The government has backtracked on its decision of open-pit mining in the country’s two major coalfields — Barapukuria and Phulbari due to major land subsidence around the existing underground mining operations.
Land subsidence can be caused by withdrawal of large amounts of fluid—water, oil, and even geothermal fluid—from beneath the earth’s surface. Subsidence can result in structural damage to a mine, lost or damaged support infrastructure, and sometimes, injury or loss of life.
The Energy and Mineral Resources Division took the decision as suggested by the outcome of a survey carried out by an independent consultant.
“We are giving up open-pit mining in Barapukuria,” Energy and Mineral Resources Division (EMRD) secretary Nazimuddin Chowdhury told daily sun.
“There is a high risk for open-pit mining given the potential vulnerability of the vast arable lands in the North Bengal that produces a large portion of the country’s granaries” AKM Shamsuddin, an independent consultant, and also a former official of state-owned Petrobangla, suggested the ministry.
“I suggest stepping back from the decision of open-pit mining considering thickness of coal, coal seams and the potential risks to the aquifer inside the coal mining area at Barapukuria,” AKM Shamsuddin said while presenting the key outcomes of his survey to the ministry on Tuesday in presence of State Minister of Power and Energy Nasrul Hamid.
He made the same suggestions for the Phulbari coalmine, saying “The biodiversity also took the hit in Phulbari.”
The Barapukuria Coal Mine Company Limited (BCMCL) earlier appointed a consultancy firm to conduct a feasibility study of open-pit mining in the north portion of Barapukuria coalmine. The consultant firm began the Topographic Survey in 2015 and is scheduled to submit its report in 2018.
But since the government has decided to scrap the decision of open-pit mining, the consultancy firm was also asked to suspend its survey.
Meanwhile, the expansion of underground coal-mining in Barapukuria would require injecting sands into the subsidized mining areas from the River Jamuna.
The authorities have also asked the independent consultant to submit a detailed report within a month so that the government can make a proper expansion plan for Barapukuria underground mining.
Asked how many years it would take to expand the underground mining in Barapukuria, the EMRD secretary said India adopted the latest technology to address similar issues in underground mining.
Earlier, the Institute of Water Modeling (IWM) in a report said water could be managed in case of open-cast mining. “However, a complete study is required to determine the feasibility of open-pit mining.”
As per the suggestion of IWM, the EMRD appointed the consultant firm through a competitive bidding.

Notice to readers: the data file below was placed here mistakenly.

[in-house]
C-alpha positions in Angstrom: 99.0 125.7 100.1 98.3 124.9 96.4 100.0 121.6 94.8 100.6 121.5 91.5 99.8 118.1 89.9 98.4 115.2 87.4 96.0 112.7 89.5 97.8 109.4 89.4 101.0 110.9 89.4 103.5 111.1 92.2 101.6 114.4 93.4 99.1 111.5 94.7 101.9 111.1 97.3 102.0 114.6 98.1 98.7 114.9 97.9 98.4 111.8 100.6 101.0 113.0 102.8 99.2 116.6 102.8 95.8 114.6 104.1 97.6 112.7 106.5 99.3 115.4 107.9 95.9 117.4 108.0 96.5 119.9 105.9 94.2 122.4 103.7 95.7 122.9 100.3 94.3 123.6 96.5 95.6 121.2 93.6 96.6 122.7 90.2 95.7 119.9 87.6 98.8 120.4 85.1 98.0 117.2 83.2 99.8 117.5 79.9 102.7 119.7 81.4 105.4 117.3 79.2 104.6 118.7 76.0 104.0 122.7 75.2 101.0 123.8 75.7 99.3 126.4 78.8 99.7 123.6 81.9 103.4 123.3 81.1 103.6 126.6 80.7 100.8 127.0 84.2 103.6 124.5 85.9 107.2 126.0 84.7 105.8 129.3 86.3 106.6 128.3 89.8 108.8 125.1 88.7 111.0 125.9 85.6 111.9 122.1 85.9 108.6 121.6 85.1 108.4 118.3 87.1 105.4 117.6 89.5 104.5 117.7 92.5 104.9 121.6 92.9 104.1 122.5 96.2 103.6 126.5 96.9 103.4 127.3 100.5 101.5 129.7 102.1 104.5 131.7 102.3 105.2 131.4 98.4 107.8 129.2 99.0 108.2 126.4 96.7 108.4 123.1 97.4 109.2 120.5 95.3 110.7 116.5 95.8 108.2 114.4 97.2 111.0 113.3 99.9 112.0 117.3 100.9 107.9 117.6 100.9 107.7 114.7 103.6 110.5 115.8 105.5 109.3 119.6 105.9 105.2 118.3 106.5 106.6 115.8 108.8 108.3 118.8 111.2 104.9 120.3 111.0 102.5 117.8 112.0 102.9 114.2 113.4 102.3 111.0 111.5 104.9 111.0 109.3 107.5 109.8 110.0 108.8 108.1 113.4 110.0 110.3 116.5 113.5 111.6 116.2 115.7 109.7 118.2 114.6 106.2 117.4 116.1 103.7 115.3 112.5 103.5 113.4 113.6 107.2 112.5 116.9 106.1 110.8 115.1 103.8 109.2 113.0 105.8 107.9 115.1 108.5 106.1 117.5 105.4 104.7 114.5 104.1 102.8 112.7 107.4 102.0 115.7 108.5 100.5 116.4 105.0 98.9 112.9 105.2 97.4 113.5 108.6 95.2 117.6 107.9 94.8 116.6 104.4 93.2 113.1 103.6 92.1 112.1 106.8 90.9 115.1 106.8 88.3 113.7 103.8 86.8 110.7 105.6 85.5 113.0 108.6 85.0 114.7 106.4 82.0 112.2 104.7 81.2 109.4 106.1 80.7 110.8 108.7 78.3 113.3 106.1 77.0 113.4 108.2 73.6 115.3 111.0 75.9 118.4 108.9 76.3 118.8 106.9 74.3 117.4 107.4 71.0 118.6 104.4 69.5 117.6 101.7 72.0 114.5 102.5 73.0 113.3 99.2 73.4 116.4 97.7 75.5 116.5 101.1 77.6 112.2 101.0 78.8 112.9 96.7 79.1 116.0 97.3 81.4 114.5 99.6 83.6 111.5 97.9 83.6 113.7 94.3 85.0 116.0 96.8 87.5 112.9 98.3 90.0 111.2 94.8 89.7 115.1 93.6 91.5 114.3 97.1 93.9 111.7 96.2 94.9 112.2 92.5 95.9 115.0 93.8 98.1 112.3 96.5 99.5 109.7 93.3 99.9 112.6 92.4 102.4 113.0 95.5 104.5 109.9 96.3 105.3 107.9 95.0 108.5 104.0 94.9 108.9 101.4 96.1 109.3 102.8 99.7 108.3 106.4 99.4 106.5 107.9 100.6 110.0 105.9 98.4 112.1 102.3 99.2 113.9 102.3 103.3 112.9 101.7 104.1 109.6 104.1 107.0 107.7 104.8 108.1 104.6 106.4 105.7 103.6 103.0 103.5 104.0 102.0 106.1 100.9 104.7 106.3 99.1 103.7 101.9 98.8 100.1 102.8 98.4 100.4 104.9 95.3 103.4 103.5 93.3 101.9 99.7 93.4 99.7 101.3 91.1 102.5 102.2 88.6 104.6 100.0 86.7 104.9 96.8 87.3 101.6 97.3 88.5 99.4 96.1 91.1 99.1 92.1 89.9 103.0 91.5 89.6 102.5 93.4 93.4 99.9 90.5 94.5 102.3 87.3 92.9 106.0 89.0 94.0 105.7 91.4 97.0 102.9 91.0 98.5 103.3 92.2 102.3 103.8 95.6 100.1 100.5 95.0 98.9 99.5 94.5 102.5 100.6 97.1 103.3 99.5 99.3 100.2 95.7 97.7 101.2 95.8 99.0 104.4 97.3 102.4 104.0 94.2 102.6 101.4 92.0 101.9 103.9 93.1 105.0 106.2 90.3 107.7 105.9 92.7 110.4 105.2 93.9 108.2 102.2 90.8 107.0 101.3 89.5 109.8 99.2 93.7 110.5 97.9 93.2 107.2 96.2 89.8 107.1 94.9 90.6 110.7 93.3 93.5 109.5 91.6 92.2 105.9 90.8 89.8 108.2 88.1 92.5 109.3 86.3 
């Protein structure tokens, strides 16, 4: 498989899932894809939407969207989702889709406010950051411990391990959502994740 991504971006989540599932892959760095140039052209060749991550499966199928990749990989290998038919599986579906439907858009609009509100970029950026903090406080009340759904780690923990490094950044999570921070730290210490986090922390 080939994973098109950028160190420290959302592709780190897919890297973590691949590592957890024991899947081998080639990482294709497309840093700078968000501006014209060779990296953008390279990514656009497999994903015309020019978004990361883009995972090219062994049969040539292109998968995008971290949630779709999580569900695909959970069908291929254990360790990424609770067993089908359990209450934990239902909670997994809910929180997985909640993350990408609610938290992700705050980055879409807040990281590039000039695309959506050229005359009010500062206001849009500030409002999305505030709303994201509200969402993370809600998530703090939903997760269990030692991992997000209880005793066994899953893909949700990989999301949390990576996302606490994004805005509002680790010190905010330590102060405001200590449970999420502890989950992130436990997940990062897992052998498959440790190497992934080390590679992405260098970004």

The government had a plan to conduct open-pit mining in 281 hector areas in the north portion of Barapukuria to extract a coal reserve of 118 million tonnes.
GCM Resources PLC, the parent company of Asia Energy Corporation Limited of Bangladesh (AECB), sought coal exploration license several times for a second field after the Phulbari coal mine was awarded to the foreign firm during the regime of BNP-led alliance government.
But local people have resisted the open-pit coal extraction scheme in the mine.
Prof Anu Muhammed, member secretary of the National Committee to protect oil, gas and mineral resources, power and port, said they had waged the Phulbari movement to protect the country’s mineral resources.
“We had requested the government to scrap the idea of open-pit mining. The recent report of the consultant proved it again that we made the right move by resisting the mining,” he said.
Anu Muhammed said the government’s plan to produce electricity from local coal has also suffered slowdown due to flaws in the overall plans and concepts regarding coal mining.
The government has a plan to produce at least 8,000 megawatts of electricity from local coal by the year 2030. Barapukuria coalmine is the country’s lone coalfield with the production capacity of one million tonne a year. Barapukuria uses underground mining method to extract coal. The coalfield has a daily coal production capacity around 5,000 tonnes.
The latest development will apparently hamper the government’s ambition to boost electricity generation using local coal.
The Barapukuria Coal Mining Company Limited (BCMCL) supplies average 2,000 tonnes of coal per day to a 250MW coal-fired plant in Barapukuria.
Construction of another 275MW coal-fired plant is also underway in Barapukuria. The government has also directed the authorities concerned to install another coal-fired plant in Gaibandha which will also use coal from Barapukuria.